Enoch walked with God, and he was not, for God took him. How different from the other history of the translation of Elijah ? “ And it came to pass when the Lord would take up Elijah 'into Heaven by a whirlwind, that Elijah went with Elisha from Gilgal, Sc.-And it came to pass as they still went on and talked, that belold there appeared a chariot of fire, and horses of fire, and parted them both asunder, and Elijah went up with a whirlwind into Heaven.”* But the reason of this difference is evident: When the latter history was written, it was thought expedient to make a preparation for the dawning of a future state of reward and punishment, which in the time of Moses had been highly improper. The reflections of an eminent Critic on this occasion, will shew how little he penetrated into the true design of this Economy. “Mirum est Mosem rem tantam, si modo immortalem Henochum factum CREDIDIT, tam obi. ter, tamque obscure, quasi EAM LATERE VELLET, perstrinxisse. Fortè cum hæc ex antiquissimis monumentis exscriberet, nihil præter ea quæ nobis tradidit invenit, quibus aliquid adjicere religio fuit.”+ For Moses both knew and believed the Immortality of Enoch, and purposely obscured the fact, from whence it might have been collected. But what is most singular in this reflection is, that the learned Commentator, to aggravate the obscurity, says it is as obscure, as if he purposely designed to hide it, supposing such a design to be the highest improbability; which was indeed the fact, and is the true solution of the difficulty.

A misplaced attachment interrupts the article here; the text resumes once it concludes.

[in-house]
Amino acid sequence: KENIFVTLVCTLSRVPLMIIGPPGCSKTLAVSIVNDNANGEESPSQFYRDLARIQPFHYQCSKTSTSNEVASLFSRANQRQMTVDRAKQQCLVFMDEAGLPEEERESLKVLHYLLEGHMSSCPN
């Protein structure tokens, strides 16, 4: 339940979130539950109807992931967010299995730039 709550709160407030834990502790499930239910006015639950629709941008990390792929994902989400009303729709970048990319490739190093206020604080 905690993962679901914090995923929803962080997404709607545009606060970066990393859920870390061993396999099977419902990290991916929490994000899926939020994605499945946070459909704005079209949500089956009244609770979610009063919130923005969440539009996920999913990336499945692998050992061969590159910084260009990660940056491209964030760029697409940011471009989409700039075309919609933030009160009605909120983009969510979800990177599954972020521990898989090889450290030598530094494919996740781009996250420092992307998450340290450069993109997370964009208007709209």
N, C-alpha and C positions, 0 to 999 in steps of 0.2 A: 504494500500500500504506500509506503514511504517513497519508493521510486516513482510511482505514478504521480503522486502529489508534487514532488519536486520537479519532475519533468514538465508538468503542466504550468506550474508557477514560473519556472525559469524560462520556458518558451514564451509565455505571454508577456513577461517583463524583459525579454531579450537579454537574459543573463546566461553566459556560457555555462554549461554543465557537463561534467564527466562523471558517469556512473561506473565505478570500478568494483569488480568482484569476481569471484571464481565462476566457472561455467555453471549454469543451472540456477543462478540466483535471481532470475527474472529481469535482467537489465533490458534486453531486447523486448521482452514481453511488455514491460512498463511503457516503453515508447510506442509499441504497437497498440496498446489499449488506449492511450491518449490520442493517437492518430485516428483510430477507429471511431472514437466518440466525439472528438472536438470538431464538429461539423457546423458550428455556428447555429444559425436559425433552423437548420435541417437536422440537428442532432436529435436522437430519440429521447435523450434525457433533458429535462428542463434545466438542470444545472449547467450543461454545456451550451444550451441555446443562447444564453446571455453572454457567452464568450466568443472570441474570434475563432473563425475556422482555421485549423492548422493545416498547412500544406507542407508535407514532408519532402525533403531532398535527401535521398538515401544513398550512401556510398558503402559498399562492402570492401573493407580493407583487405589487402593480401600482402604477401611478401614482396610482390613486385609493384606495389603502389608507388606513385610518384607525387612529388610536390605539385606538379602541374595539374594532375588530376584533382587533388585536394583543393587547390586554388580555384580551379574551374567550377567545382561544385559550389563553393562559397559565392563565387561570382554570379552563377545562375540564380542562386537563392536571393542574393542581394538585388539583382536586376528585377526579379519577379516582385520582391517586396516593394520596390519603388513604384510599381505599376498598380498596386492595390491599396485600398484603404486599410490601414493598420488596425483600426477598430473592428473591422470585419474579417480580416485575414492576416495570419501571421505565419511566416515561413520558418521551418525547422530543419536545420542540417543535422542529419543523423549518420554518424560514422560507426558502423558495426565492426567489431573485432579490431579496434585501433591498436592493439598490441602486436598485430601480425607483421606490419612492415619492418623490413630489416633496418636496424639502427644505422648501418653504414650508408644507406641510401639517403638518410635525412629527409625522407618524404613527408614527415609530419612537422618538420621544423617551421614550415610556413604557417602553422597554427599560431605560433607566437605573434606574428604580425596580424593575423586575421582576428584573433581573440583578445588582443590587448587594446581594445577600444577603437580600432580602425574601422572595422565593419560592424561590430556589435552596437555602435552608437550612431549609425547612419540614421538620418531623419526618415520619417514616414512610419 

3. In his history of the Patriarchs, he entirely omits, or throws into shade, the accounts of those Revelations, with which, as we learn from the writers of the New Testament, some of them were actually favoured, concerning the Redemption of mankind. Of these favours we shall give ere long a great and noble instance, in the case of ABRAHAM, who, as we are assured by Jesus himself, rejoiced to see Christ's day, and saw it, and was glad.
From whence therefore could all this studied caution arise, but to keep out of sight that doctrine, which, for ends truly worthy of the divine Wisdom, he had omitted in his Institutes of Law and Religion ? This shows the weakness of that evasion, which would reconcile the OMISSION, to the People's KNOWLEDGE of the doctrine, by supposing they had been so well instructed by the Patriarchs, that Moses had no occasion to say any thing farther on that subject..
Let me observe by the way, that these considerations are more than a thousand topical arguments to prove, that Moses was the real author of the book of Genesis. But the proof deduced therefrom will be drawn out and explained at large hereafter. II. That the importance of this Doctrine to Society was well
• 2 Kings ii. 1, 11. + Vide Clericum in Gen. v. 24.